THREE time premiership player Barry Davis, the game’s purest champion, is the subject of a new limited edition biography, published by Sportshounds’ KEN PIESSE:
Barry Davis is high in the pantheon of the greatest footballers never to win the Brownlow Medal.
The list includes some of the mightiest players of any era in Leigh Matthews, Ted Whitten, Wayne Carey and Gary Ablett snr.
Of all those champions, Davis was the purest and most sporting. Noted for his raking drop-kicks, anticipation and marking skills, Davis was a ‘clean-skin’, scrupulously fair and sporting in a rough-and-tough era of king hits and behind the play incidents.
It was a gentlemanly mindset he carried always – even into the high-pressured world of coaching.
One week, his Bombers were due to meet free-wheeling Geelong at Kardinia Park and Davis was worried about the potential influence of the Cat’s in-form No.1 ruckman Rod Blake.
Going to his ruckman Peter ‘Crackers’ Keenan on the Tuesday night, Davis – completely out of character – asked Keenan if he could niggle him a bit and put him off his game.
‘Can you do that Peter?’
On the Thursday night, Barry spoke with Keenan again. ‘Peter,’ he said. ‘I can’t let you do it.’
Come match day Blake was downed early and had little influence.
Afterwards Davis approached Keenan again.
‘How do you sleep at night Peter?’ he asked.
‘Sleeping pills, Barry, sleeping pills.’
David had handed Keenan a lifeline to continue his colourful career at Windy Hill and in addition to being his leading ruckman, Keenan also found himself the prime man in the planning for the club’s post-season festivities.
‘This particular year we were struggling for wins and almost as importantly, come July we had only $4000 in our players’ end-of-season trip fund and we were getting desperate,’ Keenan said.
‘It was looking like we could afford a trip to Sorrento or Port Fairy; at best Wrest Point.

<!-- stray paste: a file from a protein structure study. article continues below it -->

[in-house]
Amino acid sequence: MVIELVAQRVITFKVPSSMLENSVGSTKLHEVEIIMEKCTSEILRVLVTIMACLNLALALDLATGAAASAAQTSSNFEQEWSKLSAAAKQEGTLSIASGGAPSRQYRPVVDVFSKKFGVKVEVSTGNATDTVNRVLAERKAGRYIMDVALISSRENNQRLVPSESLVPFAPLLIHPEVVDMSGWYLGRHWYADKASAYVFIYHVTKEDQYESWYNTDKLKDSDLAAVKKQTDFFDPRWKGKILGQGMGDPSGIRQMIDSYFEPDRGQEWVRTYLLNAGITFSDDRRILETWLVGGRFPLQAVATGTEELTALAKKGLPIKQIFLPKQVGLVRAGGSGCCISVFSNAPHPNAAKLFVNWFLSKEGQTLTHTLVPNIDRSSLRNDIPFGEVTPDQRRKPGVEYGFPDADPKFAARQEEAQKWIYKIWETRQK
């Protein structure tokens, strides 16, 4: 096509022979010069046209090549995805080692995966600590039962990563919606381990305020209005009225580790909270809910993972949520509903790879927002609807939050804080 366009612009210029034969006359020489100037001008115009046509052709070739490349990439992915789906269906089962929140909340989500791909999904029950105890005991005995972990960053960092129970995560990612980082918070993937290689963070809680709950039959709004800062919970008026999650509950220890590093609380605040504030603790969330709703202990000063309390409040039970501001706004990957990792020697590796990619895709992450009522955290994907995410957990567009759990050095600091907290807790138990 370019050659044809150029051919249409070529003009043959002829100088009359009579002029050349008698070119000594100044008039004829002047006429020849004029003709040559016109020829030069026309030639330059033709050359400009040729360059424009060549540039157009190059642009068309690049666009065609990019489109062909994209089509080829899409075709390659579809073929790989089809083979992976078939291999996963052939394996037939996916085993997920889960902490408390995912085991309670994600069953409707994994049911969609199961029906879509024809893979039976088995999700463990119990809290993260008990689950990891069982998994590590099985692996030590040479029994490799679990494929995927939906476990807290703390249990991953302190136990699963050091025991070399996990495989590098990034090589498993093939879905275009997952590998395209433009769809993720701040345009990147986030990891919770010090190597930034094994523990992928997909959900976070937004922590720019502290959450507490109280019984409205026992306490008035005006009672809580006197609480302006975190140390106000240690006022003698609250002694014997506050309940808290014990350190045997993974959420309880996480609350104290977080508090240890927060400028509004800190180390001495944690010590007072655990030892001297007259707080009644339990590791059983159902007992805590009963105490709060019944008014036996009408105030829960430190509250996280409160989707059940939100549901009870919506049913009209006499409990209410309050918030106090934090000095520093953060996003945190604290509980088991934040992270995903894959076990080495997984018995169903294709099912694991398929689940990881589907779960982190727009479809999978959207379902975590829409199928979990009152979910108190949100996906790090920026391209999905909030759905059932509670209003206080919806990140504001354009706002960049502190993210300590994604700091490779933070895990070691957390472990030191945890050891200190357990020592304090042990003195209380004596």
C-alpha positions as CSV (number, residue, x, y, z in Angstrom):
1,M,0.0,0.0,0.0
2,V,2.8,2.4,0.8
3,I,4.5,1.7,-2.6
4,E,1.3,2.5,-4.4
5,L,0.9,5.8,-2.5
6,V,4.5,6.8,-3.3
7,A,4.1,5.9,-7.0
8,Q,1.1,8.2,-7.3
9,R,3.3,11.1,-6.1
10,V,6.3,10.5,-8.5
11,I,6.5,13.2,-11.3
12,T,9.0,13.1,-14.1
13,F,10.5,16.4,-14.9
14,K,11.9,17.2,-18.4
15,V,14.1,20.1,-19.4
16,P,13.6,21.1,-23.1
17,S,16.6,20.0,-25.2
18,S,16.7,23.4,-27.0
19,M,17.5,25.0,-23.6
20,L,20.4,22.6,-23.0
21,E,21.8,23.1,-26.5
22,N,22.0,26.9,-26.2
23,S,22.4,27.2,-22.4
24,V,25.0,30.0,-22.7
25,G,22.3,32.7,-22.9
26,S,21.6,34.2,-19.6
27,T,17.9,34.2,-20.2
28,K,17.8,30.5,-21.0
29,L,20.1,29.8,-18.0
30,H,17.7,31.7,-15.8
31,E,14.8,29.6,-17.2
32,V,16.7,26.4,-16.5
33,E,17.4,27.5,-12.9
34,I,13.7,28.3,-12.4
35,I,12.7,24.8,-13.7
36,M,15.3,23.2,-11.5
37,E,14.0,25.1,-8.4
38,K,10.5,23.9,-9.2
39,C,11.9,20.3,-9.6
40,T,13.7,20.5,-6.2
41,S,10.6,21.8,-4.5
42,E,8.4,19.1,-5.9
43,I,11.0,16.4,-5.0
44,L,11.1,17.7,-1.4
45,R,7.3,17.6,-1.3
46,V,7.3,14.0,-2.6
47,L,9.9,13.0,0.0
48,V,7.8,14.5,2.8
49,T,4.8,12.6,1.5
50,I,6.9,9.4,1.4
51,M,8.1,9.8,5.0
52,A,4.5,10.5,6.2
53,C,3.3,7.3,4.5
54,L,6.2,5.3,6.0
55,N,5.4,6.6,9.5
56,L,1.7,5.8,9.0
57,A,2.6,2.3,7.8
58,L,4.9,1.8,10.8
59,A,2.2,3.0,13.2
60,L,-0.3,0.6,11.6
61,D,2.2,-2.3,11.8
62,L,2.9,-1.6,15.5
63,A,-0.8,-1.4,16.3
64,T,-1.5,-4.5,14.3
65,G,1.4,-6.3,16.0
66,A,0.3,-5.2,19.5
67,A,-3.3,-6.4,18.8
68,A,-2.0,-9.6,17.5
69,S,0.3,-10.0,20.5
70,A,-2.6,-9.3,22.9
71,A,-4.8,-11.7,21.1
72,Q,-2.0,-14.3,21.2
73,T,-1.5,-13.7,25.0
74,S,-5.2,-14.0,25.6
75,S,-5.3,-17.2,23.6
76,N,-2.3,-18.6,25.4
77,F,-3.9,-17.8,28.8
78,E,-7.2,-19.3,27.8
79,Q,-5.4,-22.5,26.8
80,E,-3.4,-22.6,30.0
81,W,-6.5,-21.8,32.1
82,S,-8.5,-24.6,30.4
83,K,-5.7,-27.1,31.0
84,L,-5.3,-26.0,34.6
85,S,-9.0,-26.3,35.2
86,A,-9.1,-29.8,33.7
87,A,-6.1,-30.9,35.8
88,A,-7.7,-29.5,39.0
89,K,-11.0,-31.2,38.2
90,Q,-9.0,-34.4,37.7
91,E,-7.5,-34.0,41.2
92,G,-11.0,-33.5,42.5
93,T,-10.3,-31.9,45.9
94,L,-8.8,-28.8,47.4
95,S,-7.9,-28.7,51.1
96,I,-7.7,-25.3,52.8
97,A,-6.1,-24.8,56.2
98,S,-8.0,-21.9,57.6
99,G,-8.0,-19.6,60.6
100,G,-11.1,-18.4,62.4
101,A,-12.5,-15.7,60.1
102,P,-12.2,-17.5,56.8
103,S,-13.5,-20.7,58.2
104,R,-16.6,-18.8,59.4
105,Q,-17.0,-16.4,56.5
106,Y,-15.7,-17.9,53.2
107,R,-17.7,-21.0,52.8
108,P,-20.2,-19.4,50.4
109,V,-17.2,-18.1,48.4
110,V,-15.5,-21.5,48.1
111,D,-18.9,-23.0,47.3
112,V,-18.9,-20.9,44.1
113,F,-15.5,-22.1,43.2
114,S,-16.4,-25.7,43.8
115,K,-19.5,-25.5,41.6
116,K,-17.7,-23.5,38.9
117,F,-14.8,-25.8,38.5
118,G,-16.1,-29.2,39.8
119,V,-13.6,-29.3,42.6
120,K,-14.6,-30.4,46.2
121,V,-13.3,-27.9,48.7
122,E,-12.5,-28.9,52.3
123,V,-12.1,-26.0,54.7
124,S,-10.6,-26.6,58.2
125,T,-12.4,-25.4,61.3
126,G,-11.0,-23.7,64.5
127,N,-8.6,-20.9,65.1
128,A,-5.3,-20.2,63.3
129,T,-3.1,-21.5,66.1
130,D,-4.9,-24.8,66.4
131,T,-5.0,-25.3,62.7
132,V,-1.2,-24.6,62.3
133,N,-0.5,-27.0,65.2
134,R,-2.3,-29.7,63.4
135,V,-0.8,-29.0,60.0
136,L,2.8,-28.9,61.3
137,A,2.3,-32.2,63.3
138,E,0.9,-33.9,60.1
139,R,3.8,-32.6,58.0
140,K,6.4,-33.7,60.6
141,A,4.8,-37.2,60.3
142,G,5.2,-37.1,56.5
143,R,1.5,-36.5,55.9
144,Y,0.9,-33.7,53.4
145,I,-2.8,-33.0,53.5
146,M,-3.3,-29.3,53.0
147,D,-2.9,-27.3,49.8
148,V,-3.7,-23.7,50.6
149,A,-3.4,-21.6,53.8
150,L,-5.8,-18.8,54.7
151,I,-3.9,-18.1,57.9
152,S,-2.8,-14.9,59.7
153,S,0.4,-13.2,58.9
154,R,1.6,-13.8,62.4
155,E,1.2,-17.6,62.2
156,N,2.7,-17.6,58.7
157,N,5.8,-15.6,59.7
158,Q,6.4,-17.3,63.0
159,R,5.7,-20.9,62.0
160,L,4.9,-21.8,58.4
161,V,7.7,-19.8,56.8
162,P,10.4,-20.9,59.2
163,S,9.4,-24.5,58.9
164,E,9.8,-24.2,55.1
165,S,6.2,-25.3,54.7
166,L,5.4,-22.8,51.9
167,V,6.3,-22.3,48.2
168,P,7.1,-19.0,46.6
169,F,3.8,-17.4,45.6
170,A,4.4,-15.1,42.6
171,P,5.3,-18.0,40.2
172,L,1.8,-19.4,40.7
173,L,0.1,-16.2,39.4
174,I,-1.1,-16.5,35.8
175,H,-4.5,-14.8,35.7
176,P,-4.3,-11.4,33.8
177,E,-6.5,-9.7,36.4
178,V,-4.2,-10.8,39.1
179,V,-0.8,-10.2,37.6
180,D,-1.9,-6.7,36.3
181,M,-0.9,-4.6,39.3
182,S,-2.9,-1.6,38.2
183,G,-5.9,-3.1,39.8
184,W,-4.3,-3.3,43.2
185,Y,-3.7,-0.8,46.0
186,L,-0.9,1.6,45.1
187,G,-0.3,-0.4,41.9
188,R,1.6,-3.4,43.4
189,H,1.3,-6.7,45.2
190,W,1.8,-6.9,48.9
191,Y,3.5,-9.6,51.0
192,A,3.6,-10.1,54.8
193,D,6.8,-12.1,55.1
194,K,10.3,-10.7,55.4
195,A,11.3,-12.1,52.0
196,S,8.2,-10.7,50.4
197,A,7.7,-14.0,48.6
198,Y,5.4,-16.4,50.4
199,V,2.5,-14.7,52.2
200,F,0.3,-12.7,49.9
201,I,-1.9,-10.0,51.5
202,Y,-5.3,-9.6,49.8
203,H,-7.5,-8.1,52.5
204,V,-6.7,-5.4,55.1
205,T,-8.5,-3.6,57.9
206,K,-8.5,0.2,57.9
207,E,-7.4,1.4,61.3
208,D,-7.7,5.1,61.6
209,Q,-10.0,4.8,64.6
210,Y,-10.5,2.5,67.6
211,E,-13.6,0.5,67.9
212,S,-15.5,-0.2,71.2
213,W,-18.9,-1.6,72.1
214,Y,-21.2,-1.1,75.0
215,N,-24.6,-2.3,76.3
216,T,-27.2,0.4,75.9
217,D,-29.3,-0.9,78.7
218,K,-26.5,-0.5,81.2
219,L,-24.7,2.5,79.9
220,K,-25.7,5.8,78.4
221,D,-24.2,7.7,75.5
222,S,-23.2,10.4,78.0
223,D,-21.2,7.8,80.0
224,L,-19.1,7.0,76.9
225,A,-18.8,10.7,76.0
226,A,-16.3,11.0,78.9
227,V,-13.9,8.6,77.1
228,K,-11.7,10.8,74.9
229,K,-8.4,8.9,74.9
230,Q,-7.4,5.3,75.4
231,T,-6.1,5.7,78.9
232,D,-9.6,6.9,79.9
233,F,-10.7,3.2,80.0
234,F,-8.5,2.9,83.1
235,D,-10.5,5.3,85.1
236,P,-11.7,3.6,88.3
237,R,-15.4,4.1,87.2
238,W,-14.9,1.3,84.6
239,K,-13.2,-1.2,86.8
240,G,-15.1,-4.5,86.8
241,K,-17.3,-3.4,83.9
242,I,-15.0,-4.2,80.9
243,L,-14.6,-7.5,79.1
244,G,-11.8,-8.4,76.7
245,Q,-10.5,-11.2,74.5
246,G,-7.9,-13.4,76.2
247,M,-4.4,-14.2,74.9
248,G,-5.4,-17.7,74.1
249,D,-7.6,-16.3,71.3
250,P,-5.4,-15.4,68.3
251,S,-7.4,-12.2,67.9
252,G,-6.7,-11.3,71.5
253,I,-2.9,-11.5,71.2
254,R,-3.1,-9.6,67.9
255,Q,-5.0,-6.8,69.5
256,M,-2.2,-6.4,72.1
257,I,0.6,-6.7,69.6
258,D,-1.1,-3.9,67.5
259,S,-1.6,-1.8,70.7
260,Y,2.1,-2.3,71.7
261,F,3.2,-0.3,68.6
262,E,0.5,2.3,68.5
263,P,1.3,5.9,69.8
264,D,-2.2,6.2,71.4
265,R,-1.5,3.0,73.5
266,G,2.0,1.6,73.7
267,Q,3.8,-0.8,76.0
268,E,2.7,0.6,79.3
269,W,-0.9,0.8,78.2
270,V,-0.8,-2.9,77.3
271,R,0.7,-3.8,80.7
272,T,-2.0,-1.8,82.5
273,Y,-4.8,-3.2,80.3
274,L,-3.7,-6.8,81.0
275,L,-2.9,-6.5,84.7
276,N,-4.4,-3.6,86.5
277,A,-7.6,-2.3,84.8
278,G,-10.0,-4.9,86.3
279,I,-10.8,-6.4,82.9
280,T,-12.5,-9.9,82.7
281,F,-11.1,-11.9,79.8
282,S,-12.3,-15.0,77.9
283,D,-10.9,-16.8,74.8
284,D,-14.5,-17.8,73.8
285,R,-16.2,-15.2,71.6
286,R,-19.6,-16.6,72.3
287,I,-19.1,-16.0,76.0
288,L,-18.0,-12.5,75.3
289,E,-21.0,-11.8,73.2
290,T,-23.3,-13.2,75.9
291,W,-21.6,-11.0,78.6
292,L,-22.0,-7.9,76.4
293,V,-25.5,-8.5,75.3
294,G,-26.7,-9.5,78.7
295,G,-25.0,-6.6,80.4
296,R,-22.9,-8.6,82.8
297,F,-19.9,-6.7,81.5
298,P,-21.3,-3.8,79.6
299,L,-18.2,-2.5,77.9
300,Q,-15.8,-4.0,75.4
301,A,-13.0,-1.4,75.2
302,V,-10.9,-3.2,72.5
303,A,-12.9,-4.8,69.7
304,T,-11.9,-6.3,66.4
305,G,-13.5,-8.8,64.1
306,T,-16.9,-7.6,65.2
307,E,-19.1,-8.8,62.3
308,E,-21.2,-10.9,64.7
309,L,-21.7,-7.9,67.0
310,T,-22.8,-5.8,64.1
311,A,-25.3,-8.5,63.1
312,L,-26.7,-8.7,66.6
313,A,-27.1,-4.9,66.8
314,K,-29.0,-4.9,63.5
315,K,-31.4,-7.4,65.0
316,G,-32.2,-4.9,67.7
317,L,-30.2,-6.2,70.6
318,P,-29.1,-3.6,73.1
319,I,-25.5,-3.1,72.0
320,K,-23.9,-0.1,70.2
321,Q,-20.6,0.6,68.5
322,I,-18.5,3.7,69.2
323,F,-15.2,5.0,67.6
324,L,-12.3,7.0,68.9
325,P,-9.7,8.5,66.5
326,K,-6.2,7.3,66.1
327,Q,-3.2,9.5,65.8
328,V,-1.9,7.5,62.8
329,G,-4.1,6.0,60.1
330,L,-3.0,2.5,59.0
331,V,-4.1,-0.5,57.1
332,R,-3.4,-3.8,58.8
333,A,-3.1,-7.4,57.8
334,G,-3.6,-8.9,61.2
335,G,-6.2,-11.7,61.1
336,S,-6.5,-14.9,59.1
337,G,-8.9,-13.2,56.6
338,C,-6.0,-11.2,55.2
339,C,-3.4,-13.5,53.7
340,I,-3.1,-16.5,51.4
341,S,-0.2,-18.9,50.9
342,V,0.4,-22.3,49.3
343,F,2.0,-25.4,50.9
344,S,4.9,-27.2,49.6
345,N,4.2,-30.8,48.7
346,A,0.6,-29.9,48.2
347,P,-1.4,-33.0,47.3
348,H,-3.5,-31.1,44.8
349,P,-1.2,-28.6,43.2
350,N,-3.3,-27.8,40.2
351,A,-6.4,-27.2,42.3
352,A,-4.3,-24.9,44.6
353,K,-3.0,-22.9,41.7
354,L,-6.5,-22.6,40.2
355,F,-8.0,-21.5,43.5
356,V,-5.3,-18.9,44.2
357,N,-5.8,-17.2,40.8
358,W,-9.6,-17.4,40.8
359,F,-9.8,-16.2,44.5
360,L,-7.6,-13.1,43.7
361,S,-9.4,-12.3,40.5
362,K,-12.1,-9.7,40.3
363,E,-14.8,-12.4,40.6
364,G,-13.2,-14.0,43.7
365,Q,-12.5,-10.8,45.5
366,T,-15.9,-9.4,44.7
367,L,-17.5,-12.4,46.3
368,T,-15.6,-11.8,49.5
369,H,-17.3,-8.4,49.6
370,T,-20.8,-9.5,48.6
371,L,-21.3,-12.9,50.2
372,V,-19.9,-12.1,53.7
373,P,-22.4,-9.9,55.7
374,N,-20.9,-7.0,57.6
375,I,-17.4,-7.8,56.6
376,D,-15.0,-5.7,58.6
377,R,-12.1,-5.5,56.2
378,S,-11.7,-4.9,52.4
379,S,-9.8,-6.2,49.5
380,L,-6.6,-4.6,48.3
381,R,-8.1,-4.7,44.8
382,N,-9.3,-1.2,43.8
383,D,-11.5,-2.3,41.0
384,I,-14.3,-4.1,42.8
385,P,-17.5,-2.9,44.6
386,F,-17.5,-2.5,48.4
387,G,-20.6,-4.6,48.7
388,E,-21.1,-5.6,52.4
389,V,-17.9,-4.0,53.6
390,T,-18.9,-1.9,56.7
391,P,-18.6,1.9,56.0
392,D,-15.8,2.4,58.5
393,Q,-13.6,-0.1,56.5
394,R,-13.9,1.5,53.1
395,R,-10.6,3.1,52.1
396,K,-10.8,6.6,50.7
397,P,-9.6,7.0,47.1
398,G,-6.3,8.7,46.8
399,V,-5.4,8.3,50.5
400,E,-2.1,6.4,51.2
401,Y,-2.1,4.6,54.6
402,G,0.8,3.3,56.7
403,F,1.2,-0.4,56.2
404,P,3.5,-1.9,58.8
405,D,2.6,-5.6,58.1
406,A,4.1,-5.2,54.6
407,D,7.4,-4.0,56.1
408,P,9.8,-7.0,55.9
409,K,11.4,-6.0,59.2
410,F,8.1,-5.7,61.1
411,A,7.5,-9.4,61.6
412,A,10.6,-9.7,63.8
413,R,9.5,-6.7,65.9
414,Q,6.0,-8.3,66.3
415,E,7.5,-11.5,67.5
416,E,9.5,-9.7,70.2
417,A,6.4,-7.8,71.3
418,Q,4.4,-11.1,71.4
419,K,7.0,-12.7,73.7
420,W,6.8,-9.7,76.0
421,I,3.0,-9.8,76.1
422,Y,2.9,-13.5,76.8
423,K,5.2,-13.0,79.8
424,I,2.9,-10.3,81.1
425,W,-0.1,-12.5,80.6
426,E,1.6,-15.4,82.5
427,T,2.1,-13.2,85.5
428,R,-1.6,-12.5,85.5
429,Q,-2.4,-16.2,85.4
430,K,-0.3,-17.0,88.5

‘I’d got a tip from my mate (champion jockey) Harry White. Captain Filou. Flemington. Saturday. Generous odds too. Everyone knew I had contacts in the racing game… and this tip was a beauty. I came up with a plan and put the proposal to the players: “Let’s put the whole four grand on the Captain… everyone ok with that?” It was unanimous. Everyone was in. And it was at 10/1. You could imagine the boys were on tenterhooks during Saturday’s game at Vic Park, waiting for the race results to be posted on the scoreboard. We were not going too well in the first half, a few of us kept looking up at the scoreboard for the race results to be posted. By half-time Collingwood had had 20 scoring shots to six. We were being slaughtered but as we ran out again, there it was the number we’d been looking for on the board. You beauty,’ I said. ‘It got up.’ We were on a massive high and produceda big third quarter to take the lead.
‘Unbeknown to Barry, “the Captain” had got up to win at 10/1. Our $4000 had suddenly become $40,000!
‘Barry couldn’t fathom how we had suddenly turned our form around with every player lifting and taking on every contest like it was their last. We got beat, but only just and Barry approached me later, talking about our comeback. “How did you do that Peter?”
‘ “We did it for the Captain,” I said.’
Having captained the Bombers, played in two premierships and formed part of the club’s greatest ever half-back line of Davis, Shelton and Epis, Davis moved to North Melbourne after Essendon’s new captain-coach Des Tuddenham had insisted he no longer play on the ball, where he’d twice finished runner-up for the Brownlow Medal and play back in defence.
He also rescinded his training and pre-season team fitness responsibilities.
Late in 1972, the League’s 10-Year Rule was introduced in order to render the League immune from the sorts of ‘restraint of trade’ difficulties that were being experienced, by its Rugby League counterparts in Sydney and Brisbane.
Under the rule, 22 VFL players were eligible to move at no charge. Six did, including Davis, John Rantall and Doug Wade who transferred to cellar-dwellers North Melbourne.